- With 16 episodes of (more or less) 60 minutes each the re-watch value is high as there are many scenes, especially the flashbacks ones, which are worth revisiting for their good nature and simple joy, not to mention the more romantic, comical moments that happen in particular episodes. Overall pacing of the story is good with the exception of episode 13-14 where the plot seems to slow down to stalling point but it quickly picks up back again episode 15.
"Familiar Wife" is far from being a "perfect drama" (I don't believe those necessarily exist) but it's a very compelling story in the world of the time travelling trope, and if anything it's worth watching for Han Ji Min.
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Uniting both humour, time travel, and romance aspects of the story is the medical theme: "Live Up To Your Name" presents a sensationalist clash between hard boiled rational medical science against traditional Korean medicine in form of acupuncture. To a certain extent it conforms to contemporary tendencies of displaying distrust towards medical science for various reasons (in most cases unsubstantiated) and looking to alternative medicine as a solution. This becomes the focus point in the starting rivalry between the lead characters, Dr. Heo Im and Choi Yeon Kyung, as they act as representatives of both worlds. This rivalry slowly but steadily progresses into a dynamic relationship with complicated feelings getting entangled and their personal growth taking turns at improving. While some episodes act as filler and may stall the main plot, I can't say I felt this was an annoying impediment as pacing quickly jumped back into action. Perhaps more disappointing is the ending itself not because of how it ends but rather the time that is dedicated to it -- not enough in my opinion.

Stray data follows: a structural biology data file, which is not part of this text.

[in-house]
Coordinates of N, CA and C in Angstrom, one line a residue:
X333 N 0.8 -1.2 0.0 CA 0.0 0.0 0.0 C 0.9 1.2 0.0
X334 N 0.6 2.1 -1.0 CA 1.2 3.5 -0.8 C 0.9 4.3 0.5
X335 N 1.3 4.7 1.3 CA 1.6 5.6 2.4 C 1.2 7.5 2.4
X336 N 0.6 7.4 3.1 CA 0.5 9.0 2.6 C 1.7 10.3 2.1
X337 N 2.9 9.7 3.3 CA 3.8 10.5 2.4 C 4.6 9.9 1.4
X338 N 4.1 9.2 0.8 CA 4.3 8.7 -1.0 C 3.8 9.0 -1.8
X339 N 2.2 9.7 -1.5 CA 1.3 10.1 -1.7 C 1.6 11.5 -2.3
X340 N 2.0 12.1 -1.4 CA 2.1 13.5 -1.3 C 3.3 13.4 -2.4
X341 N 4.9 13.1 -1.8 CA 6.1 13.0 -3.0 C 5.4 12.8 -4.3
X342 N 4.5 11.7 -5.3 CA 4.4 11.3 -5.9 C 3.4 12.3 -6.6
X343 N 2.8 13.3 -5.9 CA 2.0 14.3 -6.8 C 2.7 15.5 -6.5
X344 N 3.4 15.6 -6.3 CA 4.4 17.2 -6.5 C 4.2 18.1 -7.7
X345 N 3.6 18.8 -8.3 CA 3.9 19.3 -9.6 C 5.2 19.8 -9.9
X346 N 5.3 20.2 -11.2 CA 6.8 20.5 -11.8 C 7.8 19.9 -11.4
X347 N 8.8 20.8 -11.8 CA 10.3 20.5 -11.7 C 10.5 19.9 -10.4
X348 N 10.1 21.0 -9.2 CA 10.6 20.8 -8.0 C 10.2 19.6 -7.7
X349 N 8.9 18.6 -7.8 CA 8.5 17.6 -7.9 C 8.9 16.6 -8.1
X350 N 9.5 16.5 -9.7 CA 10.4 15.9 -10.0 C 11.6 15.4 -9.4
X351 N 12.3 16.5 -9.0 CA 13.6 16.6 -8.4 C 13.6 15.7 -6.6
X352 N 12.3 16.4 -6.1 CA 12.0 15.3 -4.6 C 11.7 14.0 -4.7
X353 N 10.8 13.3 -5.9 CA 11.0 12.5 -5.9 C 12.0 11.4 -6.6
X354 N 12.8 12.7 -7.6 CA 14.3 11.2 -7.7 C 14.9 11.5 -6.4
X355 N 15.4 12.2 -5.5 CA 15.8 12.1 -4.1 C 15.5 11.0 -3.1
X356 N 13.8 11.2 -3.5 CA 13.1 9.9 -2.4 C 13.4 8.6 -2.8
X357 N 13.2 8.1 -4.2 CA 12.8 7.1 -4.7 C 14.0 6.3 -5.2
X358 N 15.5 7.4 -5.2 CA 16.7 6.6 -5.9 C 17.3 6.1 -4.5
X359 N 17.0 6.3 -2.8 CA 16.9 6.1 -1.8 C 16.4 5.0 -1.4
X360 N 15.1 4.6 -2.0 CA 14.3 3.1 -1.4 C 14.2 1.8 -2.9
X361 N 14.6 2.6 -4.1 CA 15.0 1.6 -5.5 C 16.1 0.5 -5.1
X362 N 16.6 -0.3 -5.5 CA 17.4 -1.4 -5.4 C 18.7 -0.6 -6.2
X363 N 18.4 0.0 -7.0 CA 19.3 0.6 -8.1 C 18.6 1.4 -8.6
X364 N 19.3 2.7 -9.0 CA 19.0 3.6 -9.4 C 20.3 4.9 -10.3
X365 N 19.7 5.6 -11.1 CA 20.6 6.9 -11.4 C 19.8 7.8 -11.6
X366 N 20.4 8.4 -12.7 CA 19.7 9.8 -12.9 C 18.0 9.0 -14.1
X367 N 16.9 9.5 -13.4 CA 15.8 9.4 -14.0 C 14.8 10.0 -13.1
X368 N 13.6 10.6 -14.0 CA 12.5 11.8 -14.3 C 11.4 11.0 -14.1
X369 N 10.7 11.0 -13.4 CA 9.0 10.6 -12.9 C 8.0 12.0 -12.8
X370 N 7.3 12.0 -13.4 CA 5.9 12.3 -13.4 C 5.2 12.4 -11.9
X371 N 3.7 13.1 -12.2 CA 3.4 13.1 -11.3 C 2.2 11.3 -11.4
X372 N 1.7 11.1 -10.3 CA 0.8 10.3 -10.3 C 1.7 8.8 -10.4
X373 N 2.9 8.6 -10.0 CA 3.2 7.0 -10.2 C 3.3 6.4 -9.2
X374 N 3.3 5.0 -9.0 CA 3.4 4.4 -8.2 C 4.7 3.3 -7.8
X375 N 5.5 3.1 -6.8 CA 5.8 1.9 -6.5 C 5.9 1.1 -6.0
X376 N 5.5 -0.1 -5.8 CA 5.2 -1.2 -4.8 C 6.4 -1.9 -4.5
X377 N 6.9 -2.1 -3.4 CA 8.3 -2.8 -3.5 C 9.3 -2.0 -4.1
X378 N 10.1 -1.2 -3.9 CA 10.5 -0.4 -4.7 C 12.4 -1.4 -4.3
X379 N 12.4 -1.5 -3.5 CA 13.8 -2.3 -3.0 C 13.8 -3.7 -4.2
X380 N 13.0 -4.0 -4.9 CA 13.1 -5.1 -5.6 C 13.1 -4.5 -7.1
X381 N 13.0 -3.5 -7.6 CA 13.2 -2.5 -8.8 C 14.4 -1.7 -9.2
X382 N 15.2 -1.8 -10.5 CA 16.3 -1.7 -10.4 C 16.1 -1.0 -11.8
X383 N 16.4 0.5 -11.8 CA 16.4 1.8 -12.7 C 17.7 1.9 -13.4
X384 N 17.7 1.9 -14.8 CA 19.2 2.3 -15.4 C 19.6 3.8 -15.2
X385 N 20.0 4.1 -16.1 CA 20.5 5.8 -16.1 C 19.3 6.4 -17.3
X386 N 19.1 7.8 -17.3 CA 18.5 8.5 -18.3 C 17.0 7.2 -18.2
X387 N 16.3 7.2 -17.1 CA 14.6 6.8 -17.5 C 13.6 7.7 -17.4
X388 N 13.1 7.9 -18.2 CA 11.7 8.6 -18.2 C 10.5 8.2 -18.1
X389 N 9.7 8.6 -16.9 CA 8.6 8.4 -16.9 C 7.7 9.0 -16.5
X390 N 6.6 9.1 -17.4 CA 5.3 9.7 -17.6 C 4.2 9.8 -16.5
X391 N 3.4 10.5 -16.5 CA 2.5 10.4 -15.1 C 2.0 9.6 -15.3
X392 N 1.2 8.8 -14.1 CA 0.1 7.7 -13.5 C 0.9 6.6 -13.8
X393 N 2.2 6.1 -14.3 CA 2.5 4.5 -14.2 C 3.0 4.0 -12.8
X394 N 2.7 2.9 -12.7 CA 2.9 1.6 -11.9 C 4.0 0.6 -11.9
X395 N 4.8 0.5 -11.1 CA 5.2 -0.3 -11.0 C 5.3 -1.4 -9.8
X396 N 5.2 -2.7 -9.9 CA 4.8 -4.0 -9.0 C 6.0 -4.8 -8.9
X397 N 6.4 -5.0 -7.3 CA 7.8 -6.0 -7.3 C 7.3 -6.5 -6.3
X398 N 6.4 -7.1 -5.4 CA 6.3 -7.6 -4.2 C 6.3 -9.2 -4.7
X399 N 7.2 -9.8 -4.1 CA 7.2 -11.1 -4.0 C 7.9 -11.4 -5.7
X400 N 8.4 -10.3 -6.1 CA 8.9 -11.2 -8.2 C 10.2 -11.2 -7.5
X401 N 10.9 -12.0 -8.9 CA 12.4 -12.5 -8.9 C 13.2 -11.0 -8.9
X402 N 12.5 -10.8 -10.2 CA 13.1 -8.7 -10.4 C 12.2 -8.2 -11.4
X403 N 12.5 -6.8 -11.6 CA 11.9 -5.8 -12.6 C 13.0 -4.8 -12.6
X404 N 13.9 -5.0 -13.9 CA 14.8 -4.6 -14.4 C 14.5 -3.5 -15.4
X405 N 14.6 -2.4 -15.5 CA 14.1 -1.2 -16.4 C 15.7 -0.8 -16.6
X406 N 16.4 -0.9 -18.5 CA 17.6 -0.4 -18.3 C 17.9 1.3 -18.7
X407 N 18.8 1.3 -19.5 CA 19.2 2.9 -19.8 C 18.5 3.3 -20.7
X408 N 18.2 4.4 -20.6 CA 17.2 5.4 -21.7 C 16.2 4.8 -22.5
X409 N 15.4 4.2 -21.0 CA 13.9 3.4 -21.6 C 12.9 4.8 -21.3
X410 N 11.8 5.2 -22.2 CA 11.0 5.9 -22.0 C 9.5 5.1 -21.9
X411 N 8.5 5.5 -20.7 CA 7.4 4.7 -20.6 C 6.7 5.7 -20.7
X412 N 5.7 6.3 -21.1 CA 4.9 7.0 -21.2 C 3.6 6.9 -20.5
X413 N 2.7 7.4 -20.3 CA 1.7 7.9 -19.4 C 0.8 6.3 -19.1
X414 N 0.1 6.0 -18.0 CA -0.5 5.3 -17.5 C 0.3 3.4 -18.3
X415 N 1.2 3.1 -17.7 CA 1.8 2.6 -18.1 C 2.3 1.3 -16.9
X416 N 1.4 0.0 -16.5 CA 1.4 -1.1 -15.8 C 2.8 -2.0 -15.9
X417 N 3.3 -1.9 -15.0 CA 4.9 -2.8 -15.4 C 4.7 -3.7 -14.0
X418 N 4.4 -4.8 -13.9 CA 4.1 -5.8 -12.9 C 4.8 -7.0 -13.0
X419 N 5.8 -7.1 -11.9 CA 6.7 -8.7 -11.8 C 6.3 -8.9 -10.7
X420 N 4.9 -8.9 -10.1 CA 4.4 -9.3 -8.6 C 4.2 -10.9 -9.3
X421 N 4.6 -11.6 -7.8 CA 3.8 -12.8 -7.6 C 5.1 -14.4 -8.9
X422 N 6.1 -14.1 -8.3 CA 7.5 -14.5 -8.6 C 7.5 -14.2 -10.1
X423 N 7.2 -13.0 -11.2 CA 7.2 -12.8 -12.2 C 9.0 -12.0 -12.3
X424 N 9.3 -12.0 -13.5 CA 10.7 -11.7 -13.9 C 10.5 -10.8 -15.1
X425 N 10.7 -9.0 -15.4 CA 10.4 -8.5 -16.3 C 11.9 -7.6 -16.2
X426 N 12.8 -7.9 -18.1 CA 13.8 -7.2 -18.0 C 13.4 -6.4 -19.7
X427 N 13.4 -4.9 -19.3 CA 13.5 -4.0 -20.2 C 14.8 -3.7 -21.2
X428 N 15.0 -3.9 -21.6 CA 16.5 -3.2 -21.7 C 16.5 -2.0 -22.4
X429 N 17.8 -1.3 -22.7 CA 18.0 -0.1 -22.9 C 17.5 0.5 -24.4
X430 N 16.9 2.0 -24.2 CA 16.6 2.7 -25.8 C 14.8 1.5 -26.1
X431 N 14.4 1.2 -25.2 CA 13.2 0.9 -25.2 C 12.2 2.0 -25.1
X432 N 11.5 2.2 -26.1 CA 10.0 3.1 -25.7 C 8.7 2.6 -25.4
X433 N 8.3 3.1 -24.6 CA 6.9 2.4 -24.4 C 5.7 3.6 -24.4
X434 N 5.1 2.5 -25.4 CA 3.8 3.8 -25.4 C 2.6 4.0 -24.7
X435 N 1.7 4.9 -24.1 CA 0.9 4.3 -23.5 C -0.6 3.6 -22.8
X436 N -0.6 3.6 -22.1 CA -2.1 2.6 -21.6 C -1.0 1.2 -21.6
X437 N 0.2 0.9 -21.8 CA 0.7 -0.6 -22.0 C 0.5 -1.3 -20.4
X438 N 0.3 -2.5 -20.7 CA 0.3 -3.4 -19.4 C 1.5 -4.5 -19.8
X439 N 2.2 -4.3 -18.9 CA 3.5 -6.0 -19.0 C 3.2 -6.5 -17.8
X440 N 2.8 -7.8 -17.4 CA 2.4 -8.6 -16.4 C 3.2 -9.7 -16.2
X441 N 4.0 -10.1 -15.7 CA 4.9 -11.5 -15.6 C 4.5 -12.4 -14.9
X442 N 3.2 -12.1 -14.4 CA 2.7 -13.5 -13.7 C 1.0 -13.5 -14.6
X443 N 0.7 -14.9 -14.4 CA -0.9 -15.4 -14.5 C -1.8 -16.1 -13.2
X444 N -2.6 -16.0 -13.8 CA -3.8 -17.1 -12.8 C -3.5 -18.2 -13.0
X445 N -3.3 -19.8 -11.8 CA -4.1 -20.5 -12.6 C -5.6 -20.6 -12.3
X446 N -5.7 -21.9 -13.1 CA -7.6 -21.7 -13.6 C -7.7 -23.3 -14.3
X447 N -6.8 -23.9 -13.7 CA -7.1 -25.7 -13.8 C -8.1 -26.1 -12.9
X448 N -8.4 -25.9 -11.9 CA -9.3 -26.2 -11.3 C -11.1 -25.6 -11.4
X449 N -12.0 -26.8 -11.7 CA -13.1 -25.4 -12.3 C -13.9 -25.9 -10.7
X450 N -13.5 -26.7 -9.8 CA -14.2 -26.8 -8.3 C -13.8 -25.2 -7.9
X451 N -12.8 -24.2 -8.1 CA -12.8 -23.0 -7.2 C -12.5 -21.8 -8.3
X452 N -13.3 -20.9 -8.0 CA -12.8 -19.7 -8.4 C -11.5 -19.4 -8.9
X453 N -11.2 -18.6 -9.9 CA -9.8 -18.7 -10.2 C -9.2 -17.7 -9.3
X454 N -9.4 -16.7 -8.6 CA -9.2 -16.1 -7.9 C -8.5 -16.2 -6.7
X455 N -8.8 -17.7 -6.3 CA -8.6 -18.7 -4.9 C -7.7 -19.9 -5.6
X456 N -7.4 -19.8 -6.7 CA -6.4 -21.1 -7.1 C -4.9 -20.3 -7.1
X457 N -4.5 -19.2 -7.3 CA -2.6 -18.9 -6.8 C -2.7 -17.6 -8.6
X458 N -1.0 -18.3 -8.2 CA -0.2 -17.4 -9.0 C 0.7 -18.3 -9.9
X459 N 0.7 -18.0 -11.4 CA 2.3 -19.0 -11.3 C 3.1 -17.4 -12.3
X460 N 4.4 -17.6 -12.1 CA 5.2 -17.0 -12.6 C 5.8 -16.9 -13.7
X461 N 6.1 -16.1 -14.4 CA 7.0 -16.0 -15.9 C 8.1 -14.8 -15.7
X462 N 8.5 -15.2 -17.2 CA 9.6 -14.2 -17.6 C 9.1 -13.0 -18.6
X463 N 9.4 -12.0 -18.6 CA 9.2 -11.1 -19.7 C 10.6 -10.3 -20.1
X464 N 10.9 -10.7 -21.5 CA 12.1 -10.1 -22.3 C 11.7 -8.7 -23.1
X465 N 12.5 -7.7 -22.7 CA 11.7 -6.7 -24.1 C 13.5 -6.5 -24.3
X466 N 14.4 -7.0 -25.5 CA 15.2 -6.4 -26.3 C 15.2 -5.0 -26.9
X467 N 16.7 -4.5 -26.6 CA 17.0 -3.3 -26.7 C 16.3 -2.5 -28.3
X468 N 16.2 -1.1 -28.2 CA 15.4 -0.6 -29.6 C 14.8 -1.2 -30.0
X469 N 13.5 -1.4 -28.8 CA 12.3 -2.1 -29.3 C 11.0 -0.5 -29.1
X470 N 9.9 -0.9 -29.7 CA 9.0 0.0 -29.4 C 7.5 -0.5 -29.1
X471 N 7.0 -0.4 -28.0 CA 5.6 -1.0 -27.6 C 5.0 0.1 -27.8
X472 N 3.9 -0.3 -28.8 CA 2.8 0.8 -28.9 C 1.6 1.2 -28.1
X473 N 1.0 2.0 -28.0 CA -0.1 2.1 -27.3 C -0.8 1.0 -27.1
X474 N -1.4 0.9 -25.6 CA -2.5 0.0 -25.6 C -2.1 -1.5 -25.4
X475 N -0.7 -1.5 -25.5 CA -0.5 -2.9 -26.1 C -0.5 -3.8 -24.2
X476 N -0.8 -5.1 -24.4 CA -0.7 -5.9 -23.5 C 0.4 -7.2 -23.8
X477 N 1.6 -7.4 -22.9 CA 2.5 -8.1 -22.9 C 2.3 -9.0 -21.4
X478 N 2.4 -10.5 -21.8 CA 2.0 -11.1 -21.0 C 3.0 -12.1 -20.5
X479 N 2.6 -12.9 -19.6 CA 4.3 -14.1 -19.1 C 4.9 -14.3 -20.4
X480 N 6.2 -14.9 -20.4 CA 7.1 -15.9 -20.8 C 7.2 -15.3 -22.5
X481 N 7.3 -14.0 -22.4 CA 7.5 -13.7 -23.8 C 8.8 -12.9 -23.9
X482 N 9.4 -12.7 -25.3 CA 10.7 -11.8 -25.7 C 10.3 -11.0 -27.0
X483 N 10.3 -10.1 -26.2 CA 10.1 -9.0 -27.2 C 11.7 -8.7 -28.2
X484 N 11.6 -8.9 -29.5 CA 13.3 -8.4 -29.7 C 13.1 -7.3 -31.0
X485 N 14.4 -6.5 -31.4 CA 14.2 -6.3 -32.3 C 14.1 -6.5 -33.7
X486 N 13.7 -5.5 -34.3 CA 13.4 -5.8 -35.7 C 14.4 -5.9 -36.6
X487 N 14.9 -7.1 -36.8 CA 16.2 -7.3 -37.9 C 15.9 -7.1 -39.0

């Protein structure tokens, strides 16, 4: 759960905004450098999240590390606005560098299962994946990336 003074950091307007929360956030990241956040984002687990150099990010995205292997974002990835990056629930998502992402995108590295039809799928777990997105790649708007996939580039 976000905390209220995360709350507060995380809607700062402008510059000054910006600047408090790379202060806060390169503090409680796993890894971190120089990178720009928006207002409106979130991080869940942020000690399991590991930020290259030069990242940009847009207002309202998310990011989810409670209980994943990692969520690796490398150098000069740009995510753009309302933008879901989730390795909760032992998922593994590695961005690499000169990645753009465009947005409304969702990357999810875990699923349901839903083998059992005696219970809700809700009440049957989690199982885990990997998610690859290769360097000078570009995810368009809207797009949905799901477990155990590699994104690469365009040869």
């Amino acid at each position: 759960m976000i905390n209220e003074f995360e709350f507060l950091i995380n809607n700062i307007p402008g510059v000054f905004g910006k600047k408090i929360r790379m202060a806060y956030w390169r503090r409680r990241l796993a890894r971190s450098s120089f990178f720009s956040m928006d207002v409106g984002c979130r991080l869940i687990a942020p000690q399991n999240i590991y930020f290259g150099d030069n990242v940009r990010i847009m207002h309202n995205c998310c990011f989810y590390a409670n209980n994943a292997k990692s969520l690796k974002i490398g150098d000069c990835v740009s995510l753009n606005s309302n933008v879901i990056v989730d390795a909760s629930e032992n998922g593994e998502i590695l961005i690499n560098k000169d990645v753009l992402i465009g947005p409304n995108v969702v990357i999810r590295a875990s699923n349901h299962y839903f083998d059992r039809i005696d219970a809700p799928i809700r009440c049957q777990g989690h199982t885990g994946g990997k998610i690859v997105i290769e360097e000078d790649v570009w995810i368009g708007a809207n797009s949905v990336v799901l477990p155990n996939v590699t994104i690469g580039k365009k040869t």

On the acting department Kim Nam Gil and Kim Ah Joong are remarkable in their performance as the leading actors, as well as the remaining main cast and support roles. Special shout out to Choi Chun Sool for playing a loveable yet extraordinarily grumpy grandfather. The lead actors clearly put a lot of effort into their characters, and there is an undeniable chemistry with a few spicy scenes that may result in a feverish state that may require medical assistance or acupuncture.
The weakest part of "Live Up To Your Name" is its soundtrack as it offers nothing out of the ordinary and it's mostly unnoticeable. I personally found the intro song out of touch with the story itself and rather rough on the ear but I am sure other viewers will appreciate the rough rock intro.
Does it have re-watch value? With 16 episodes, each 60 minutes long, I would say it depends heavily on the viewer and how good their memory is. "Live Up to Your Name" is a peculiar blend of genres set on entertaining you with the old world versus the new world of medicine in mind and while the leading characters cement this story and provide you with several hours of entertainment, once you are done with Heo Im and Choi Yeon Kyung a return trip won't be happening any time soon.